This is a very plain paperback clearly intended to travel in the pocket, sometimes in towns, other times among the hills, on the islands or on paths close to the sea. Wight begins with talk of Saundersfoot and ends in the Preseli Hills. Towns, villages and castles are enthusiastically discussed and on the journey we are reminded here and there of the impact of the recent war, things about the county that are now long gone and the changes that were coming.

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There is ample opportunity here to be encompassed by nostalgia. There is talk of the corn mills, the woollen mills still making Welsh flannel out of fleece from the mountain sheep. We are reminded of a host of small farms, ‘…fenced in by stone walls or thick sod banks topped with gorse to make a golden road of a country lane.’ And you may still find a few thatched cottages with chimneys of wattle and daub. It is understood that in north Pembrokeshire there are still people with no English.

We are told that ‘…the ten mile fiord of Milford Haven almost cuts the Englishery into two, making communication difficult even in these days, unless the ferries can be used.’ There are still a number of ferries across the rivers but only Neyland offers a steamer service.
‘…a cross country journey is best not attempted by car, for it will cross the most surprisingly steep valleys with probably a water splash of unknown depth at the bottom.’
‘Even some of the old towns like Narberth which grew up around a Norman castle, have now dwindled to the status of a village.’

At Freshwater West there was then a ‘colony of low driftwood huts thatched with rushes…they belong to the laver gatherers…. .’ ‘Within recent years there has been a great development of market gardening round Dale…and already great quantities of early tomatoes, potatoes etc., are produced.’

We are reminded that the deep sea fishing port of Milford is the third largest in Britain with trawlers sailing as far as Iceland, Portugal and north Africa.
Wight explains the role of the Haven in the recent war:
‘three main operational tasks being carried out from its safe anchorage-convoy control and escort, mine sweeping and mine laying…upwards of seventeen thousand ships sailed from the port of Milford, with a tonnage totalling over sixty-three million…’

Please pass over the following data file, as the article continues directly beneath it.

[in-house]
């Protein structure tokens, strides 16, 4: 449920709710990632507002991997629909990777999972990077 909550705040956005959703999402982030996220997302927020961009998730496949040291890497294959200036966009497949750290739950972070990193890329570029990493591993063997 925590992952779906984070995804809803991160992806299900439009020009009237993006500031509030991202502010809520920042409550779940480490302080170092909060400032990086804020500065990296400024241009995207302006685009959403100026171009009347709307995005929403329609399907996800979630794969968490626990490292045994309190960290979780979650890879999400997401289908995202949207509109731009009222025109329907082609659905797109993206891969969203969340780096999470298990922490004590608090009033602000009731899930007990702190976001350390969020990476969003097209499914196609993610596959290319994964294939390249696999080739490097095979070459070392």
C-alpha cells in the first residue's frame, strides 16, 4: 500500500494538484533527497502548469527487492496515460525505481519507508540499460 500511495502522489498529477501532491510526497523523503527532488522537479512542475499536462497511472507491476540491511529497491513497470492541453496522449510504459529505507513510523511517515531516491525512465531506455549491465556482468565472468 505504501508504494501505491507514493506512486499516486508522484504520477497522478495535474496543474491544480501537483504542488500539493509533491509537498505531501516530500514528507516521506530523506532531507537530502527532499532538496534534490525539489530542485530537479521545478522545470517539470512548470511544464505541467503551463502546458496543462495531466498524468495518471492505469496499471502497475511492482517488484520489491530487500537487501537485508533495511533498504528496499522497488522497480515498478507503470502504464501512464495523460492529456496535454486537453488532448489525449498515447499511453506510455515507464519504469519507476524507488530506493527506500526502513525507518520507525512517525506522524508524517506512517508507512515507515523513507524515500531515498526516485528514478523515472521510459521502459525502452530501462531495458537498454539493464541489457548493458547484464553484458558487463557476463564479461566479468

He talks of ‘… the courage of the mine-sweeper crews and merchant seamen. Naturally, the local people hope that they will not be forgotten in peace time.’ He recalls that: ‘In proportion to its size Pembroke Dock was the most bombed place in Britain.’ At the same time he finds it necessary to remind us of our own efforts at destruction and describes how the military used for target practice Grassholm, inhabited by numerous ‘lovely white gannets’.

There is talk of a Landscape Survey of the county by the Ministry of Planning which is expected to lead to a National Park but in the 1940s  ‘…only the strongest walkers should attempt to follow the cliffs westward from Manorbier to St Govan’s Head…there is not always a path and a good many rough scrambles down to the shore and up again are necessary-even in peace time.’ It is here that our guide is taken up by the prospect of the Castlemartin area continuing as a permanent tank range. ‘This is tragic.’

‘Now, after the end of the war, the majestic peace of Preselly is threatened by the demands of the military, who would take some sixteen thousand acres of sheep farming land…’
Thankfully there was sufficient protest to prevent this.

Unlike Timmins, Wight does not offer himself as a travelling companion with the essentially personal experience of journeying around the county. The drawings made by of Timmins intimately reflect his response to what he encounters while photographs taken by Wight are largely lacking in character and atmosphere. We find ourselves allowing a certain amount of licence to this author who is clearly keen to sell the county.

‘We are not all historians and archaeologists, nor even poets and artists, and it is they who will love Pembrokeshire most.’

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Pembrokeshire by M.Wight was reprinted by Goodale Press in 2011.
Mary John